I am very blessed to still have a grandmother. Her name is Eva (pronounced ee-vah), and aside from being one of the most loving and kind people in my life, she is an amazing (if not quite health-conscious) cook. With Irish and German roots, she grew up cooking my great-grandfather a dozen eggs for breakfast every day. So, as you can imagine, her cuisine is a hearty stock meant to fuel hearty bodies through southern-sun-drenched hours of grueling labor. Cooking for her is beyond an art form–it’s a good ol’ practical means of satisfying both the soul AND the body–all the while “stickin’ to your ribs” — lasting a lengthy, exhausting workday, at that.

Of course, if she knew I was going on about her like this, Grandmaw would definitely give me one of “those” looks over her glasses and say “Boy, I’m gonna get you.” She really is a humble and proud Southern lady. One time (in fact, the only time in the seventy years since she and my Granddaddy built the place), she spent a single night away from her home. She’d had a “sinking spell” after cooking Christmas dinner and I spent the night with her at the hospital. And the funny thing is: more than the fear of being out of her element, she was embarrassed that everyone was paying so much attention to her!

Grandmaw cares — about everyone — she really, truly cares, and she shows it. She has this ability to make every single person feel special, like they’re the only one in the room. Even though old age has her dentures clacking when she talks, and she can barely get around anymore, strangers are always met with a huge smile, open arms and an ever present “Can I get you something to eat? Are you hungry, honey?”

Now then, I’ll share a little secret with you all: for as long as I can remember, Grandmaw has made THE  best potato salad. In fact, when my friends know I’m going to her house for dinner, they always ask me to smuggle some back.  Alas, I rarely can, because it never makes it to the end of the meal. It’s so special that friends and I have stood around and watched her make it from scratch on numerous occasions – the surprising agility in her wrists as she beats eggs, the way she confidently mixes and turns everything and then mixes some more. And of course, her inevitable adding and adding of vinegar. “It’s got to be sour enough,” she says. It’s a beautiful ‘potato-salad-for-the-soul’ kind of experience.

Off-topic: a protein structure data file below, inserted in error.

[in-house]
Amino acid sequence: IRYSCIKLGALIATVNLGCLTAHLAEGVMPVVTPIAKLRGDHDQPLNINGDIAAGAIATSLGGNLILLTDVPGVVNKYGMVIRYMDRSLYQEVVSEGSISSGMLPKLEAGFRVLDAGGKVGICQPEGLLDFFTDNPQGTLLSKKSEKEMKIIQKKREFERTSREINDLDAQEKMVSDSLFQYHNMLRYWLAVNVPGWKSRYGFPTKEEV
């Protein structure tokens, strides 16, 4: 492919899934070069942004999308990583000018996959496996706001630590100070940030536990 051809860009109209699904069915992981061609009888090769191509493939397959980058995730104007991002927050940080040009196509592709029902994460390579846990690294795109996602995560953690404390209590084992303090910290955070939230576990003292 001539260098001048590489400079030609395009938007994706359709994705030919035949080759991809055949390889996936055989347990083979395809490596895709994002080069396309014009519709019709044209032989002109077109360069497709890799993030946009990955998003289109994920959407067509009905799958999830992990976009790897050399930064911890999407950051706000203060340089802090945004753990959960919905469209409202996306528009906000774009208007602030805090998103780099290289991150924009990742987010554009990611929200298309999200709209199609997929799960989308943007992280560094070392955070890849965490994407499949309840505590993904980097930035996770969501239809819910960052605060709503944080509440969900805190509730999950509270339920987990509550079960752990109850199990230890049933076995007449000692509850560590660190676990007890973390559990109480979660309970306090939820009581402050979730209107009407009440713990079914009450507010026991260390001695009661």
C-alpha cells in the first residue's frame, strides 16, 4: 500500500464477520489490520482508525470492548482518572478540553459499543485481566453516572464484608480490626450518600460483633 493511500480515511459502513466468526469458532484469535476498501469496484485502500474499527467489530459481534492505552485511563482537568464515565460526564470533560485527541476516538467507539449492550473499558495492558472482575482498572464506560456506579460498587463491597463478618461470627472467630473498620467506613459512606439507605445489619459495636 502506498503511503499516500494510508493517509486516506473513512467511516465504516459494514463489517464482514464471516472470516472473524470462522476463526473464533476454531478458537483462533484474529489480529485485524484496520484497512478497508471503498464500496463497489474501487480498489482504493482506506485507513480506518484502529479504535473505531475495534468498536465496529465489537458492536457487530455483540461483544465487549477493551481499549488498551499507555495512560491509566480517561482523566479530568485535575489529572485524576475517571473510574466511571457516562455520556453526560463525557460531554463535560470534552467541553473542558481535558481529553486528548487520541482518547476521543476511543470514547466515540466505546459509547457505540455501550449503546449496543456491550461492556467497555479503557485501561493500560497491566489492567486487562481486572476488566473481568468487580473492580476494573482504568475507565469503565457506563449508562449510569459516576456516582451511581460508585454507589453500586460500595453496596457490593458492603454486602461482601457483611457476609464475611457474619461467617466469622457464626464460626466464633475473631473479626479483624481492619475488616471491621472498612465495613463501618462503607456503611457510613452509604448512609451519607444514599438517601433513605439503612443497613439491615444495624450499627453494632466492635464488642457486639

But what makes her potato salad so special? Her secret ingredient: heat. Sure, everyone can (and does) make their dressing with mayonnaise, but Grandmaw adds heat, cooking the dressing to make it stick. That one simple step makes all the difference.

Of course, this is about more than potato salad. It’s about my grandmother knowing she had something good, and not letting anyone talk her into doing it the easy way. Other people might buy pre-made potato salad because it’s “just a side dish” – but Grandmaw Eva knows that the extra work is worth it. This simple dish has given my family so many wonderful Sunday suppers, cook-outs, even Christmas dinners (by my request!). It’s given us some funny memories, too – like the time at a picnic, Grandmaw’s best friend Eileen (yup, Eva & Eileen – and I believe Elsie was there that day too) was raving about the salad so intently, she didn’t notice that a fly had landed right on her forkful as she was bringing it to her mouth, and she ate it right up.  We laughed so hard we cried, and then we laughed some more.